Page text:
The excluded members were accused of “right-wing extremist activities” without any evidence to support the claims.
“We only know these allegations from the press. We do not have information from the Office for the Protection of the Constitution, the Military Shielding Service or other security authorities,” a spokeswoman told the German daily the Nordkurier.
The allegations were seen as so serious that the board voted in favor of the exclusion in order to avert damage to the association. The reservists had allegedly participated in shooting training. The persons concerned have accepted the exclusion without resistance, it is said.
On Tuesday, the Mecklenburg SPD member of parliament Dirk Friedriszik had terminated his membership. He accused the association of doing too little against “far-right” members.
“The former chairman of the national association, Helge Stahn, set itself the goal of removing right-wing extremist members from the federation,” Friedriszik said in justifying his decision. But this fight was lost and apparently not continued by his successor.
“Instead, the old networks of right-wing extremists continue to exist and expand.”
The exclusion of the members was in connection with the investigation of two members from Mecklenburg who are said to have made a list of political opponents who would have to be killed in a supposed crisis case. But such a document has not been found yet.
The taxpayer-funded association led by a CDU politician, have been trying for a while to block the AfD . Last month, a forum on “The Future of Domestic Security in Germany” attempted to address security challenges and their impact on Germany.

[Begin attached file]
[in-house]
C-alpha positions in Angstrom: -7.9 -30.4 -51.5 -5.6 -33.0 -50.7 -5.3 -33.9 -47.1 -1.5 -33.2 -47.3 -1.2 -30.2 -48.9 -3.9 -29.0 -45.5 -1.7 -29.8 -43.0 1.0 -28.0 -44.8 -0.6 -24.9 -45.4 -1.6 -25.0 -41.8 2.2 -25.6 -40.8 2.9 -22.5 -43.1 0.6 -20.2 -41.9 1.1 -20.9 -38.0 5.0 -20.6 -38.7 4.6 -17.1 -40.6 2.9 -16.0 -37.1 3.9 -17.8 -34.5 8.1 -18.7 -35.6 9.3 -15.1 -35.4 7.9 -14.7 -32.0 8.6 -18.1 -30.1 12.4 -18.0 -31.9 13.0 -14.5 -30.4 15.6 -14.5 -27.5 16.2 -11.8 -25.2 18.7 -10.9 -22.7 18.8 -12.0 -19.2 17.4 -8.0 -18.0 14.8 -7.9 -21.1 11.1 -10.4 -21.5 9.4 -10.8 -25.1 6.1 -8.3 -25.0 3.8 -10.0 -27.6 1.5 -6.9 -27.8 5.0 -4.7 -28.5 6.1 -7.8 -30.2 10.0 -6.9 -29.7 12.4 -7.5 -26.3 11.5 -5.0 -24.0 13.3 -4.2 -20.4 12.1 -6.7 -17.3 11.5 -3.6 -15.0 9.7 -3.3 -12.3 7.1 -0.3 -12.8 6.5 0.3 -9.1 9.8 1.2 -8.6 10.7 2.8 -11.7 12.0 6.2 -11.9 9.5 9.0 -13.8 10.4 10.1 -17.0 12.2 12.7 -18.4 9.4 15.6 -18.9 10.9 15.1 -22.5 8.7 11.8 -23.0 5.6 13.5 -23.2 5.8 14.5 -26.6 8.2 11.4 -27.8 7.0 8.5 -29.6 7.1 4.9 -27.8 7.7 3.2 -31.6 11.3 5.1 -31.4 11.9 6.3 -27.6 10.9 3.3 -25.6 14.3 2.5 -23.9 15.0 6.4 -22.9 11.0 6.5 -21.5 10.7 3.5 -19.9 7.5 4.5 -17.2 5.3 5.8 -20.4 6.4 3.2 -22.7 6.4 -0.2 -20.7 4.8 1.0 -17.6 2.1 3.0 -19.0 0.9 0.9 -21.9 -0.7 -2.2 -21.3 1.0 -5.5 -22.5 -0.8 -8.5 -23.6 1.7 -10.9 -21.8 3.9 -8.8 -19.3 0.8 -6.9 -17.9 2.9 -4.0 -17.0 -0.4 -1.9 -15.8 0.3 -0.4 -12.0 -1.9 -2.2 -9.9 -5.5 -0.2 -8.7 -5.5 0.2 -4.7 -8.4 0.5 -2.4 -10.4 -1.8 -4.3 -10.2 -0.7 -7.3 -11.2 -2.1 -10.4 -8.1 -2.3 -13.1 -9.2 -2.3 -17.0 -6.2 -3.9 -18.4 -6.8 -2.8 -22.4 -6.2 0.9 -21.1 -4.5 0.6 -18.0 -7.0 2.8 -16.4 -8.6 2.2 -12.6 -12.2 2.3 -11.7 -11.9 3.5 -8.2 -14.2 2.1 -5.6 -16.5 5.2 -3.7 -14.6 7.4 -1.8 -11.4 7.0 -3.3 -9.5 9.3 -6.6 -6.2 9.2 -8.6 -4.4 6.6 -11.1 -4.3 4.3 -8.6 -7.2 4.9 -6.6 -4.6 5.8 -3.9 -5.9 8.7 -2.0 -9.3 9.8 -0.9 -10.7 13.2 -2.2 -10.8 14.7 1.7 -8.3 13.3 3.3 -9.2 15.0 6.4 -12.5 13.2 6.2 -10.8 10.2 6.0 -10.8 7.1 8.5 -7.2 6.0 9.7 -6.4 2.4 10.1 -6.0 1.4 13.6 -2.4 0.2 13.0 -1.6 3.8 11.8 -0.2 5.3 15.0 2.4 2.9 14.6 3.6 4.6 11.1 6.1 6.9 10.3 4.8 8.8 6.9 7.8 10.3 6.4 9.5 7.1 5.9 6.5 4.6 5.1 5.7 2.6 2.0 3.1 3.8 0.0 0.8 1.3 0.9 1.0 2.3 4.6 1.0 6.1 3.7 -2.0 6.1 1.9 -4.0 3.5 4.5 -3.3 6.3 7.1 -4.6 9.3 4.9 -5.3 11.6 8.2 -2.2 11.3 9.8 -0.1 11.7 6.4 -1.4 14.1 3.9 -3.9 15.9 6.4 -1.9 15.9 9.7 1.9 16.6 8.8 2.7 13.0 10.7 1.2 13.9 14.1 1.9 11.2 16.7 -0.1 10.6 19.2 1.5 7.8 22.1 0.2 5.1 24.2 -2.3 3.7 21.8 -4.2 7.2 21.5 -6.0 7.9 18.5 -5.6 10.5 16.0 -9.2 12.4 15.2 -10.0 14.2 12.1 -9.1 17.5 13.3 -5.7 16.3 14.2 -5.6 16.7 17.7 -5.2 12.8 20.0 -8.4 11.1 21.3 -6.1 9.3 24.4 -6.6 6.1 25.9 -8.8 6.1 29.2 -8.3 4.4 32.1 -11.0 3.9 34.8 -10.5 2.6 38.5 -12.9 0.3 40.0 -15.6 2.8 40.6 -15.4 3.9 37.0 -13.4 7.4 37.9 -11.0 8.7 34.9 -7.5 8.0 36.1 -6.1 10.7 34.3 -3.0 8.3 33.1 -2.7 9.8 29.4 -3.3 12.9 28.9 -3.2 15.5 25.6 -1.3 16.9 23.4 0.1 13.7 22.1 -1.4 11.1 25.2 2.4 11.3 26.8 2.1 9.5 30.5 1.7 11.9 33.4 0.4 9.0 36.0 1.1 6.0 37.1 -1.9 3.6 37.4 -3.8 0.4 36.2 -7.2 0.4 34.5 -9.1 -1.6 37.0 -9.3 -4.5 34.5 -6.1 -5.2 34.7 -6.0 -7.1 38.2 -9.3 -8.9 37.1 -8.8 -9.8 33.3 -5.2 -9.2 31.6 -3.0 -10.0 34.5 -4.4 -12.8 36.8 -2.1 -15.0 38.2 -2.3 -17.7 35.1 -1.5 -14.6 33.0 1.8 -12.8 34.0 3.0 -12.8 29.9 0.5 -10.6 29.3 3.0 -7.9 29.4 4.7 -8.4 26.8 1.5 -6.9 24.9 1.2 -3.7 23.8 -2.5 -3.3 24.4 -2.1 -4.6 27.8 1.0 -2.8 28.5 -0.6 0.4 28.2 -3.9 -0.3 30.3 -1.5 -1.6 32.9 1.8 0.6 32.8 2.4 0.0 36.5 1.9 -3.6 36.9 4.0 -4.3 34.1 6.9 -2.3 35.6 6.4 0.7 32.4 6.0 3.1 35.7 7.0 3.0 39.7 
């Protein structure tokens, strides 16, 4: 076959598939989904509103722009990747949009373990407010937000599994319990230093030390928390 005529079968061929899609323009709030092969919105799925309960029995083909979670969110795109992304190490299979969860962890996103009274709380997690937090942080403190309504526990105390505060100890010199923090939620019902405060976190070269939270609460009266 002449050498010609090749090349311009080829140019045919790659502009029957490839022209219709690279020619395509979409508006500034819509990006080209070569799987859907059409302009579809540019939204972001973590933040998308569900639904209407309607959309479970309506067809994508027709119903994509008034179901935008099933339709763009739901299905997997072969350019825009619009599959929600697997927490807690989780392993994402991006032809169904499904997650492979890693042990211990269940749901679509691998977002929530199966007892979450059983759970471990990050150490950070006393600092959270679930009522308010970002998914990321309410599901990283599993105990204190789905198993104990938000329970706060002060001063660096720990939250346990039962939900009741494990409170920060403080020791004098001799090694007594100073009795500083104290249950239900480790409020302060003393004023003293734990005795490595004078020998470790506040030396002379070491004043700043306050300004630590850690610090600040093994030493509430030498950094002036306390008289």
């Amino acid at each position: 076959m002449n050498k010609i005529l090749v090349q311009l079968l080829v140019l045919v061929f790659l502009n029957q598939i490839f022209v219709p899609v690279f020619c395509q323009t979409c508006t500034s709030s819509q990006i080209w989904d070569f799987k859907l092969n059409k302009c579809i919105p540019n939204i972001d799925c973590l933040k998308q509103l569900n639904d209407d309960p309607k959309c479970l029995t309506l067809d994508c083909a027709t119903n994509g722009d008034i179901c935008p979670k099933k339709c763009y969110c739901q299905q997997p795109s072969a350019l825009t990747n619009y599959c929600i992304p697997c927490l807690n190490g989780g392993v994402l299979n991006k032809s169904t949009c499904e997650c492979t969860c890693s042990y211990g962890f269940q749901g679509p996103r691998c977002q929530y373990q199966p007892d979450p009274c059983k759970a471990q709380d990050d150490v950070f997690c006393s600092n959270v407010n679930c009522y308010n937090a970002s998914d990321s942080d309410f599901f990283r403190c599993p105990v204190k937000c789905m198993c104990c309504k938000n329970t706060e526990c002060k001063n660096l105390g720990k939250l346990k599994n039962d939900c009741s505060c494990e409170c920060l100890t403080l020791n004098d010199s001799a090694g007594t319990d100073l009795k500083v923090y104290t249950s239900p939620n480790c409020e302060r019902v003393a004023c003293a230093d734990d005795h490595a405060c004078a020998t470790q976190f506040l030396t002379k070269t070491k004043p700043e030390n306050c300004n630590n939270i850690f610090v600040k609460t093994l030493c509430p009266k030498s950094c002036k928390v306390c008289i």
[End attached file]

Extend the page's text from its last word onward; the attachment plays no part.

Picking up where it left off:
The event was hosted by the association, which states in its mission that it has to “awaken and maintain the interests of security in society”. It was organised by its approximately 220 full-time employees funded from the Federal Government: in 2018, 17.3 million euros were transferred from the budget of the Ministry of Defense.
But not all political groups have been invited. The largest opposition faction, the AfD, was not allowed to join in the discussion – and was outraged by it.
“The exclusion of the AfD at such a prominent event, especially on the subject of internal security, is completely unacceptable,” says Rüdiger Lucassen, defense spokesman for the party. His assumption: “I can interpret the behavior of the association only as a politically motivated boycott.”
Lucassen said AfD voters were contributing with their tax money to the organisation. Therefore, it should not be a matter of “whether the Bureau liked the positions of the AfD, but the open exchange of opinions, as befits an enlightened democracy”.
The AfD has extensive Bundeswehr experience, since it has several former professional soldiers in parliament. Lucassen himself is a colonel off duty.
The exclusion of AfD was even more peculiar considering the invitation of the left-wing MP Jelpke, for whose party “the Bundeswehr is in part an enemy”.